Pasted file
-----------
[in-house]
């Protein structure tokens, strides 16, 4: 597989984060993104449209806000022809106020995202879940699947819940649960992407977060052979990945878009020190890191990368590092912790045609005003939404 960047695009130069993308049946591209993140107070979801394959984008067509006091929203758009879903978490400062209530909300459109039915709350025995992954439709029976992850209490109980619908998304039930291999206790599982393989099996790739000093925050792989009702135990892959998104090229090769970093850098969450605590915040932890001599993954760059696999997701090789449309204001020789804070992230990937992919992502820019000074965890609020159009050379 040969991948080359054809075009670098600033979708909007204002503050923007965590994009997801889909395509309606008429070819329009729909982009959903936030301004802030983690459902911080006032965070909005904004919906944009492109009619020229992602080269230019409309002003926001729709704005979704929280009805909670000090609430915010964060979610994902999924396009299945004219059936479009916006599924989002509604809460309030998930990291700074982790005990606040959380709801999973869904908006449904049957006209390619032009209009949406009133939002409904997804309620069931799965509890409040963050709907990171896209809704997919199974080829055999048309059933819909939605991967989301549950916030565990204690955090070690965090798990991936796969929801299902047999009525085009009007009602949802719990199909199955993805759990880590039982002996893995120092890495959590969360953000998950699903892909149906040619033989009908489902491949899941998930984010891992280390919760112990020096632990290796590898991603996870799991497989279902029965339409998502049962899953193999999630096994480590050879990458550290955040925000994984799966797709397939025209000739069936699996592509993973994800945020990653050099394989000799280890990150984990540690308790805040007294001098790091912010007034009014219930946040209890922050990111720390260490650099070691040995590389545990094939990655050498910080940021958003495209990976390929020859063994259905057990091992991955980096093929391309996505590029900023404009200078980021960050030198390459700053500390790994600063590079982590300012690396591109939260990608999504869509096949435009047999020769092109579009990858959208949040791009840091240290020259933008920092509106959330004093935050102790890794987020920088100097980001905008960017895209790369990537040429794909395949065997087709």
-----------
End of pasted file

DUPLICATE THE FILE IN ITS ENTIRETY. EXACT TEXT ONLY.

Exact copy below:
[in-house]
């Protein structure tokens, strides 16, 4: 597989984060993104449209806000022809106020995202879940699947819940649960992407977060052979990945878009020190890191990368590092912790045609005003939404 960047695009130069993308049946591209993140107070979801394959984008067509006091929203758009879903978490400062209530909300459109039915709350025995992954439709029976992850209490109980619908998304039930291999206790599982393989099996790739000093925050792989009702135990892959998104090229090769970093850098969450605590915040932890001599993954760059696999997701090789449309204001020789804070992230990937992919992502820019000074965890609020159009050379 040969991948080359054809075009670098600033979708909007204002503050923007965590994009997801889909395509309606008429070819329009729909982009959903936030301004802030983690459902911080006032965070909005904004919906944009492109009619020229992602080269230019409309002003926001729709704005979704929280009805909670000090609430915010964060979610994902999924396009299945004219059936479009916006599924989002509604809460309030998930990291700074982790005990606040959380709801999973869904908006449904049957006209390619032009209009949406009133939002409904997804309620069931799965509890409040963050709907990171896209809704997919199974080829055999048309059933819909939605991967989301549950916030565990204690955090070690965090798990991936796969929801299902047999009525085009009007009602949802719990199909199955993805759990880590039982002996893995120092890495959590969360953000998950699903892909149906040619033989009908489902491949899941998930984010891992280390919760112990020096632990290796590898991603996870799991497989279902029965339409998502049962899953193999999630096994480590050879990458550290955040925000994984799966797709397939025209000739069936699996592509993973994800945020990653050099394989000799280890990150984990540690308790805040007294001098790091912010007034009014219930946040209890922050990111720390260490650099070691040995590389545990094939990655050498910080940021958003495209990976390929020859063994259905057990091992991955980096093929391309996505590029900023404009200078980021960050030198390459700053500390790994600063590079982590300012690396591109939260990608999504869509096949435009047999020769092109579009990858959208949040791009840091240290020259933008920092509106959330004093935050102790890794987020920088100097980001905008960017895209790369990537040429794909395949065997087709």